Fracture surfaces and the location of cracks can provide important clues regarding the cause and progress of damage. Conclusions can be made on the basis of the following characteristics:
Figure "Fracture symptoms show type and progression of stresses" (Ref. 12.2-1): The macroscopic analysis of cracks and fractures can yield especially useful clues regarding the origin of cracks and the causal loads. If a microscopic inspection (e.g. SEM) is no longer possible due to damage to the fracture surface (e.g. corrosion or oxidation), macroscopic evaluation may be the only means of analyzing the fracture surface.
Macroscopic evaluation is necessary for extracting useful samples for microscopic analysis in which the sample is observed in the direction of crack progress, as well as for inspection of the crack zone. Technical literature (Ref. 12.2.1-6) that predates the widespread use of microscopic fracture surface analysis can be extremely useful in this process (up to about 1970).
The diagram shows examples of cracking in dynamically stressed parts.
In the hollow shaft of a low-pressure turbine in a small fan engine (top diagram), an undeformed crack was discovered that ran at an angle of less than 45° to the shaft axis (Ref. 12.2.1-2). The shaft material was a ductile steel. These characteristics indicate that this was a dynamic fatigue fracture. This type of crack progress is typical for fractures caused by dynamic torsion loads (also see Fig. "Fractures reveal initiating forces (dynamic)" and Ref. 12.2.1-9).
The bottom left diagram shows the complete fracture of a round rod due to one-sided dynamic flexural loads. The one-sided crack indicates this type of load. This assumes that there was no flaw in the crack area (“A”) that could have considerably lowered dynamic strength. The limited, arc-shaped dynamic fatigue fracture surface (“B”), which is relatively small compared to the residual force fracture, shows that the cross-section was subjected to powerful static prestress (average stress). This caused the crack to become instable at a small critical crack depth (Ills. 12.2-1 and 12.2-3).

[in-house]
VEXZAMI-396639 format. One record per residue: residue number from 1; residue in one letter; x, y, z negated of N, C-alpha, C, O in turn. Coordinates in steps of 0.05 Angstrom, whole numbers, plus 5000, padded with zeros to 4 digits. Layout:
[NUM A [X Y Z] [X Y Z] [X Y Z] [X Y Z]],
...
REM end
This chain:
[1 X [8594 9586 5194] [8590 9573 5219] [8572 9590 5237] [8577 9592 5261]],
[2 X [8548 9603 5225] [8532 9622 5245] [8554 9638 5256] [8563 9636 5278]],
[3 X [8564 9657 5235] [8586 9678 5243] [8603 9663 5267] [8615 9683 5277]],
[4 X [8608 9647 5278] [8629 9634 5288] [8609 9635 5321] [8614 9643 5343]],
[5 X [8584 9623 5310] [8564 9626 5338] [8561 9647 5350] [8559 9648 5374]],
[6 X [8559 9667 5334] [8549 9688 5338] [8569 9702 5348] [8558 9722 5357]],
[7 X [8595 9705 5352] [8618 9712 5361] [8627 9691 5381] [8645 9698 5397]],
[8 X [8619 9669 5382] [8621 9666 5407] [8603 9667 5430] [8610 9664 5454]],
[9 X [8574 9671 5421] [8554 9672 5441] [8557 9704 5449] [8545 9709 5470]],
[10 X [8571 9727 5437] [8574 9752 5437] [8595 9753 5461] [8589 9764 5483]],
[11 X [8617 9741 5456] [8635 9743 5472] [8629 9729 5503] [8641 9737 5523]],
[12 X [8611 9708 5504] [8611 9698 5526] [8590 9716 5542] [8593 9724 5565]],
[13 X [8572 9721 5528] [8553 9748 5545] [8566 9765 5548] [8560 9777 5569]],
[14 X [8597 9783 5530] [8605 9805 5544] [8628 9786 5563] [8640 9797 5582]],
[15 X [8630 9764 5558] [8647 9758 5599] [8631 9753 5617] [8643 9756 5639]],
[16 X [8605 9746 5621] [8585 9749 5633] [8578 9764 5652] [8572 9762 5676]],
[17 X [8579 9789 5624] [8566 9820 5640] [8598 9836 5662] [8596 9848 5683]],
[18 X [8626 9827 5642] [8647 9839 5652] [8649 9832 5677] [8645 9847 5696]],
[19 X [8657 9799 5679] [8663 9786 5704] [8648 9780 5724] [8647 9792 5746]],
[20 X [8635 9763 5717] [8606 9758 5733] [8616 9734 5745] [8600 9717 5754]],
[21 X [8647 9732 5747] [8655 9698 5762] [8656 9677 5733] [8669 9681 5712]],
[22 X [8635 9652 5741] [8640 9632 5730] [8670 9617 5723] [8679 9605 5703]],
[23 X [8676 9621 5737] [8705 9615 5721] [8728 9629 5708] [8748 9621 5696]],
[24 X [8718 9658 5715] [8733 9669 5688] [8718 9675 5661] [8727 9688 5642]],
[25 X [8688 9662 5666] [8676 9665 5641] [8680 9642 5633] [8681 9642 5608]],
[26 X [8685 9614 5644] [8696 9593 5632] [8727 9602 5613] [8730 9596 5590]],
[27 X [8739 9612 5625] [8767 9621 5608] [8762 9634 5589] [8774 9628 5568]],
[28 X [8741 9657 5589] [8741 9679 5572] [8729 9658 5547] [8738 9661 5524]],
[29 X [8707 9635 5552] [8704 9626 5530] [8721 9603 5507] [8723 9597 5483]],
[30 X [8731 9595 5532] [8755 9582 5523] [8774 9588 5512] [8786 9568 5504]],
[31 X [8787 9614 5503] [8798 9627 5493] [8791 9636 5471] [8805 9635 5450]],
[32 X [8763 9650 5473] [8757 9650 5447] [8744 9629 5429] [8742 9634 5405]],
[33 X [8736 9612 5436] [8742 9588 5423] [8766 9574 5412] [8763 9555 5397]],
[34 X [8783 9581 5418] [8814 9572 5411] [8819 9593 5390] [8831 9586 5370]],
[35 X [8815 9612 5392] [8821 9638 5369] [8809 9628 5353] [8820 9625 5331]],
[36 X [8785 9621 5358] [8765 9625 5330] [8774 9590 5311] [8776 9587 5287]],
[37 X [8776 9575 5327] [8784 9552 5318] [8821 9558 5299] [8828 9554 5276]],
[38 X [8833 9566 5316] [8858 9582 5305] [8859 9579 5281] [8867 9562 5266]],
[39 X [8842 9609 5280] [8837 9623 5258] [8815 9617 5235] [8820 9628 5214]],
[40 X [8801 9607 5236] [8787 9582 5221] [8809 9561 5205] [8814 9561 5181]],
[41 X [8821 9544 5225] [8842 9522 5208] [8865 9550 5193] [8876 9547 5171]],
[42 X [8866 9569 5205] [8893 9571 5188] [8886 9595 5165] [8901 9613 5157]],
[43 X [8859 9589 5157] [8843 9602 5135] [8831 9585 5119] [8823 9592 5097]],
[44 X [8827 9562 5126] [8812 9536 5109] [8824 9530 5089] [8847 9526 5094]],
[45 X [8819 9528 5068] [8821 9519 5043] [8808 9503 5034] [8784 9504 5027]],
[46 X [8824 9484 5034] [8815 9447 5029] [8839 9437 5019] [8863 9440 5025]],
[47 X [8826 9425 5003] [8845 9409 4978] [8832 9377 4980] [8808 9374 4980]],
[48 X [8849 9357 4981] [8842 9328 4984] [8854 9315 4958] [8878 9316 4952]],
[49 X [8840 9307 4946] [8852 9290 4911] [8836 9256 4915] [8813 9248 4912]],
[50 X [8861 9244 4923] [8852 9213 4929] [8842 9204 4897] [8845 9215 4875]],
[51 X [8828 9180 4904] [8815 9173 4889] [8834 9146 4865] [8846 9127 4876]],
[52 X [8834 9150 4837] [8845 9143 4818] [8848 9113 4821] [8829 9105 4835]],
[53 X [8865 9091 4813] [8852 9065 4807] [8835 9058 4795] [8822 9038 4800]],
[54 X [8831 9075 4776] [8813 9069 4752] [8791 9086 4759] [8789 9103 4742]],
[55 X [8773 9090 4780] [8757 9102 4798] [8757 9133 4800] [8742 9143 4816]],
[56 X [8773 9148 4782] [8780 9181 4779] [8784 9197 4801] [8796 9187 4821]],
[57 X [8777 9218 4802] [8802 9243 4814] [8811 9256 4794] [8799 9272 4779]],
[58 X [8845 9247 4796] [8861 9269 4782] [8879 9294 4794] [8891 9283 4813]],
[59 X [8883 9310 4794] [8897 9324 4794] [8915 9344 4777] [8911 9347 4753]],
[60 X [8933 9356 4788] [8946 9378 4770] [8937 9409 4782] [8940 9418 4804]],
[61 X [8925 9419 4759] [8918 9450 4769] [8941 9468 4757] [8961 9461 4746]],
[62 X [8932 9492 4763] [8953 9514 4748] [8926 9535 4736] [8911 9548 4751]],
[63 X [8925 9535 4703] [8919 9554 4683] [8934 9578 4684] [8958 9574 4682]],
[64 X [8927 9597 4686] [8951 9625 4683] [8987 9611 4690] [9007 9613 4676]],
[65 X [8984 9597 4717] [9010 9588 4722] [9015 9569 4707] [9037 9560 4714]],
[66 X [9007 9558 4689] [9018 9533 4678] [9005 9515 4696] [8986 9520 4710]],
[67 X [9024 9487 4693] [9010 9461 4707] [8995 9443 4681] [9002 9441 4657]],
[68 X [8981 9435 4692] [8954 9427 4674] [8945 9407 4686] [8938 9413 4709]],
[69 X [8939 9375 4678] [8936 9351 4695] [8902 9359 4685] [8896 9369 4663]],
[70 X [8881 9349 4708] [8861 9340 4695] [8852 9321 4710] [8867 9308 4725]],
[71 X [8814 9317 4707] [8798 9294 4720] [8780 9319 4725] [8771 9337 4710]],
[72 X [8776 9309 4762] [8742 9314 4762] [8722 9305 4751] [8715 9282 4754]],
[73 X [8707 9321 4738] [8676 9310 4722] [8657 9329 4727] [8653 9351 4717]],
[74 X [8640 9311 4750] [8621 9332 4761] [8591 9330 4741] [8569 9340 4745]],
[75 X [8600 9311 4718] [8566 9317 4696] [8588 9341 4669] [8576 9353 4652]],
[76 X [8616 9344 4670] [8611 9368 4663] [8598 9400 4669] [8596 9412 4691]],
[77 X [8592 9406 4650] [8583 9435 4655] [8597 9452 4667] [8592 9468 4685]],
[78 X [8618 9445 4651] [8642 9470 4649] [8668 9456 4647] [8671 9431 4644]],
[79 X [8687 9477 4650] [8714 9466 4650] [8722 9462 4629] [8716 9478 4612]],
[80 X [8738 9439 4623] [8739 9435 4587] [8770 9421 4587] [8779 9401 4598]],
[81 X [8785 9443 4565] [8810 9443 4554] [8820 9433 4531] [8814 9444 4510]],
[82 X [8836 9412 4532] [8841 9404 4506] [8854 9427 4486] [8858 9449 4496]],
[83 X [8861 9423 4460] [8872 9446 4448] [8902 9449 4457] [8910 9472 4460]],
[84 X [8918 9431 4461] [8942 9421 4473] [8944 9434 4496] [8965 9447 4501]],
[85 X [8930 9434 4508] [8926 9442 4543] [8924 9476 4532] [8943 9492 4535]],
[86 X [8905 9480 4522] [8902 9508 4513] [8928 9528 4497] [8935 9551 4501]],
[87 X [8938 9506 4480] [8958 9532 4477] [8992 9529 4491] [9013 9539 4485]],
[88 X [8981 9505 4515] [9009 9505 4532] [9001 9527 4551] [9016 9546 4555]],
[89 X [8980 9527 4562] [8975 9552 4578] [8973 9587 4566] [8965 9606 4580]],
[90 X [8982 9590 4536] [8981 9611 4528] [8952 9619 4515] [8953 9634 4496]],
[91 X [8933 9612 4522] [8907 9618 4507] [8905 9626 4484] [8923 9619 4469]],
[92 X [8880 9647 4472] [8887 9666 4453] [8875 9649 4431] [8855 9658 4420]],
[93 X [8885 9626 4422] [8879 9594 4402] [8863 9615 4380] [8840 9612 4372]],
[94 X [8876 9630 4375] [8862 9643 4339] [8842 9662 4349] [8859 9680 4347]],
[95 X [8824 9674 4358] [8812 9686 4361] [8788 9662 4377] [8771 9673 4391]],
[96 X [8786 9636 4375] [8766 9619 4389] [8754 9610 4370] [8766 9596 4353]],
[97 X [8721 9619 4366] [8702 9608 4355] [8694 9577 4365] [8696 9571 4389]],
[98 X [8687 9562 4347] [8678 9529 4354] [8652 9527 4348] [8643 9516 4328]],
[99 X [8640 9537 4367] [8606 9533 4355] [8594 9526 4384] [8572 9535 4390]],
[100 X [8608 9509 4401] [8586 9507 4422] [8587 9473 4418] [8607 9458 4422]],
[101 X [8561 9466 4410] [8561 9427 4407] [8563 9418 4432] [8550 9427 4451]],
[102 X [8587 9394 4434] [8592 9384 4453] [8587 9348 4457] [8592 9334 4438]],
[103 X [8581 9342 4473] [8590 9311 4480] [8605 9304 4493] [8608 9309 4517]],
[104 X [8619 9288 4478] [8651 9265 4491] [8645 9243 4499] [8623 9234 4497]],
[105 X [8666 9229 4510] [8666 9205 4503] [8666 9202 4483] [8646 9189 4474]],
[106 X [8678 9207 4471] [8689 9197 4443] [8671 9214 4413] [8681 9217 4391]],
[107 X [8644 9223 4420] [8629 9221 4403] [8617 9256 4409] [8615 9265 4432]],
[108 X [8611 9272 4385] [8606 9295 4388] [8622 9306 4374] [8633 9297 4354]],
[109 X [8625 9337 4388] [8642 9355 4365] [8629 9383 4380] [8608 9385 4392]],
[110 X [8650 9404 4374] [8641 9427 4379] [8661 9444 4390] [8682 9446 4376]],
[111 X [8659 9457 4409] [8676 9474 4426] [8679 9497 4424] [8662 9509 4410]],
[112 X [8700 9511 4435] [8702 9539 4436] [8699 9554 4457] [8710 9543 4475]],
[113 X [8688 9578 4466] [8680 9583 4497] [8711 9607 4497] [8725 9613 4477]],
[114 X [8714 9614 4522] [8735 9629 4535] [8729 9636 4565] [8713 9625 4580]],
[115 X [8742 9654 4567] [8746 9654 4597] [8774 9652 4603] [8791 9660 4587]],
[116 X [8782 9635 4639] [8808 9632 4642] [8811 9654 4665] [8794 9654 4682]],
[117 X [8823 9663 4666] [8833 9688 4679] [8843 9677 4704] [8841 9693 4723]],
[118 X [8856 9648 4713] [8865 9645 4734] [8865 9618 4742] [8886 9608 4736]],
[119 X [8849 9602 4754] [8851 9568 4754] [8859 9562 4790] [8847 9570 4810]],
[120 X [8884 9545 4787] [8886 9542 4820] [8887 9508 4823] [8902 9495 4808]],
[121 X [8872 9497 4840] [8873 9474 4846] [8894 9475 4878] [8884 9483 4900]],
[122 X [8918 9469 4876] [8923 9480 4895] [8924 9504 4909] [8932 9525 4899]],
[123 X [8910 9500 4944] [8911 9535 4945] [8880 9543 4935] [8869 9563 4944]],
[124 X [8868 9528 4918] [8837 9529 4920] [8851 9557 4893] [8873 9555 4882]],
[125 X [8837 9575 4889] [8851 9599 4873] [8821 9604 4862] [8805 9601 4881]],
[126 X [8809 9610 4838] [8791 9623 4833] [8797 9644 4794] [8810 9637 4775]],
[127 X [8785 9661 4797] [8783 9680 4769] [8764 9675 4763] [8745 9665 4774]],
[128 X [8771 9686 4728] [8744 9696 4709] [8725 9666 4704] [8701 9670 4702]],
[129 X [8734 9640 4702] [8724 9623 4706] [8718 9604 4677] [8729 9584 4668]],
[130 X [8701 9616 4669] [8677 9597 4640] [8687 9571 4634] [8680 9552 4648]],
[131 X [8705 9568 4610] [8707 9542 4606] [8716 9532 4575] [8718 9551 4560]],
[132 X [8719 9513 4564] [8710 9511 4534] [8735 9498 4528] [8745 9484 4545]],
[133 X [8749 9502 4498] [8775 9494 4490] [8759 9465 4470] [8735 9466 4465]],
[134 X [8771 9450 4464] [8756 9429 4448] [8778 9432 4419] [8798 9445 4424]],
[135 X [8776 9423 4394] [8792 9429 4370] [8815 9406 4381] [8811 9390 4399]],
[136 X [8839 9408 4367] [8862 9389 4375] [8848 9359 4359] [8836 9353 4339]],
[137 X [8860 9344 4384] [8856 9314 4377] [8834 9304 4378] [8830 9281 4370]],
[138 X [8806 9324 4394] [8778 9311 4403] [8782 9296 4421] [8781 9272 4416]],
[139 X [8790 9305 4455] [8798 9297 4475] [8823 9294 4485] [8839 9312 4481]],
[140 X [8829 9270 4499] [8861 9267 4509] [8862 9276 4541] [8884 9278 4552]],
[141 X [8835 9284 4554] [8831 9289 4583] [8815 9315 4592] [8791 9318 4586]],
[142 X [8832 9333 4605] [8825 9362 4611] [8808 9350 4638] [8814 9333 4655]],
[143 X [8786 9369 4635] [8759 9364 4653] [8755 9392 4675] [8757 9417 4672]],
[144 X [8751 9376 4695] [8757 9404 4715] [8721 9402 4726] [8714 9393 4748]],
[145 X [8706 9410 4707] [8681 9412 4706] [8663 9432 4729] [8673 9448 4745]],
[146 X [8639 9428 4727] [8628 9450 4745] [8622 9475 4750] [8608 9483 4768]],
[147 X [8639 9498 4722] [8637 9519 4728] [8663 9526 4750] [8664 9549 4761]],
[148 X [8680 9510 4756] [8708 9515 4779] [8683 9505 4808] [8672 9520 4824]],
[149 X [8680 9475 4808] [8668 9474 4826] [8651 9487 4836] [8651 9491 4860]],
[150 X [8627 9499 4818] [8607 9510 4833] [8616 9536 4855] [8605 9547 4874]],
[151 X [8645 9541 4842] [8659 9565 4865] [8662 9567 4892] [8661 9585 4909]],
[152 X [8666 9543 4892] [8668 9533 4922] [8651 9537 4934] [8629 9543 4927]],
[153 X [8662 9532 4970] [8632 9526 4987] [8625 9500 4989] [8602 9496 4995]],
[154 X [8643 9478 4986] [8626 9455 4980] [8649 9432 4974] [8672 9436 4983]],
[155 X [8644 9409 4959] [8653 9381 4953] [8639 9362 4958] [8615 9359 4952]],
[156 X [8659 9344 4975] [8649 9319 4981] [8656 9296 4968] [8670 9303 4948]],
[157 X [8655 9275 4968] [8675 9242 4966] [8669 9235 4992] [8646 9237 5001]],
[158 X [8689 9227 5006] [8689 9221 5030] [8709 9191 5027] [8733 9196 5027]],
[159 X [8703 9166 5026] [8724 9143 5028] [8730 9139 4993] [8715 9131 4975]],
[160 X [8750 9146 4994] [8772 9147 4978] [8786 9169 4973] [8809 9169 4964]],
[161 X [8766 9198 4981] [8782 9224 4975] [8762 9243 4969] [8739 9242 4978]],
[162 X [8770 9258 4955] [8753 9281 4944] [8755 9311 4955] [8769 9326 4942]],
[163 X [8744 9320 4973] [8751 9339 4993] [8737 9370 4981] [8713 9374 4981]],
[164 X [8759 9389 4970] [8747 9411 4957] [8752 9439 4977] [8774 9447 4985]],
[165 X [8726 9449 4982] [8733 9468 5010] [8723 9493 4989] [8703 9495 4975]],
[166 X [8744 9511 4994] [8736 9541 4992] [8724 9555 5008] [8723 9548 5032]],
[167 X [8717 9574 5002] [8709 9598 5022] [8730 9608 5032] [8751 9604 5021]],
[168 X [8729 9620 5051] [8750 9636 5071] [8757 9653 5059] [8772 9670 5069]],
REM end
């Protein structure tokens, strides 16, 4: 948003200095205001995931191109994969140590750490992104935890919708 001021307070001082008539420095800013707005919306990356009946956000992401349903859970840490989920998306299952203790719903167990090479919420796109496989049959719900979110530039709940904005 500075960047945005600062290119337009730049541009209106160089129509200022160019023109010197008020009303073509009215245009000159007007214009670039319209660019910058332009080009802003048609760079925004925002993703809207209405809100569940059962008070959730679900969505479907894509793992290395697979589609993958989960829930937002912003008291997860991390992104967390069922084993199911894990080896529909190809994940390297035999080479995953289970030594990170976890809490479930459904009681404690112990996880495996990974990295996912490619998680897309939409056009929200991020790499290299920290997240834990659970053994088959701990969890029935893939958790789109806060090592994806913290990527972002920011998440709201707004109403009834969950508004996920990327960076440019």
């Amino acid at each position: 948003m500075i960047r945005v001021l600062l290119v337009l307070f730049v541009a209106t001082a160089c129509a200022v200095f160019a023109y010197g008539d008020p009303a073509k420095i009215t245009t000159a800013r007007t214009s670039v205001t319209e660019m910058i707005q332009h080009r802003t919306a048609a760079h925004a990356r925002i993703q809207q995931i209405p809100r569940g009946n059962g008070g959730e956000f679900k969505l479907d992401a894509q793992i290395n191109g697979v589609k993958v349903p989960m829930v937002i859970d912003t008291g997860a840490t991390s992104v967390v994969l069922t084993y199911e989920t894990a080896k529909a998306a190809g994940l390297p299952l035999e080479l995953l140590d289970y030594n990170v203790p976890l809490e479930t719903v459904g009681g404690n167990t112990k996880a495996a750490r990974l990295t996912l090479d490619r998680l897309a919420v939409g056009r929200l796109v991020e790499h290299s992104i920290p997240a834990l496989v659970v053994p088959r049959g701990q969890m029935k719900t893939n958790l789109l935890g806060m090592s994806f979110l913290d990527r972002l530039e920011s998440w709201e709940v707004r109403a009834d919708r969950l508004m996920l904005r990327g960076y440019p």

In the center of the diagram, the circular cross-section with the opposing symmetrical cracks and arc-shaped limited dynamic fatigue fractures is the typical result of fatigue crack development under alternating flexural loads.
The diagram shows a shaft section with a crack at an angle of less than about 45°, which is typical for a dynamic torsion fracture, as in the hollow shaft above.
Figure "Fractures reveal initiating forces (static)" (Refs. 12.2.1-6 and 12.2.1-7): The direction of force is an important factor that determines the crack progress and shape of the fracture. Other important influencing factors are the ductility/plastic deformability of the material, and the geometry (e.g. notches) of the part (Fig. "Fractures reveal initiating forces (dynamic)"). The appearance of violent fractures is also determined by fracture-mechanical factors such as cross-section thickness, crack size, and environmental influences (e.g. corrosion; Fig. "Forced fracture behavior by section thickness").
The violent fractures attributed to the damaging loads (left frame) are cleavage fractures (perpendicular to the normal stress) and shear fractures under shear stress. Except for cleavage fractures not occurring under shear stress, cleavage fractures or shear fractures are possible under all force directions, depending on the part shape and material properties (right frame). Combinations of both fracture types frequently occur, depending on the relevant fracture-mechanical conditions. In this way, fractures of sufficiently thin cross-sections under tension loads near the surface will generally be shear fractures (shear lips). Cleavage fractures will occur in the inner cross-section (also see ).
Figure "Fractures reveal initiating forces (dynamic)" (Ref. 12.2.1-3, 12.2.1-4 and 12.2.1-6): The widely varying appearances of cracks and fractures can provide experts with important clues regarding the causes and progression of damage. The damage symptoms are influenced in many different ways: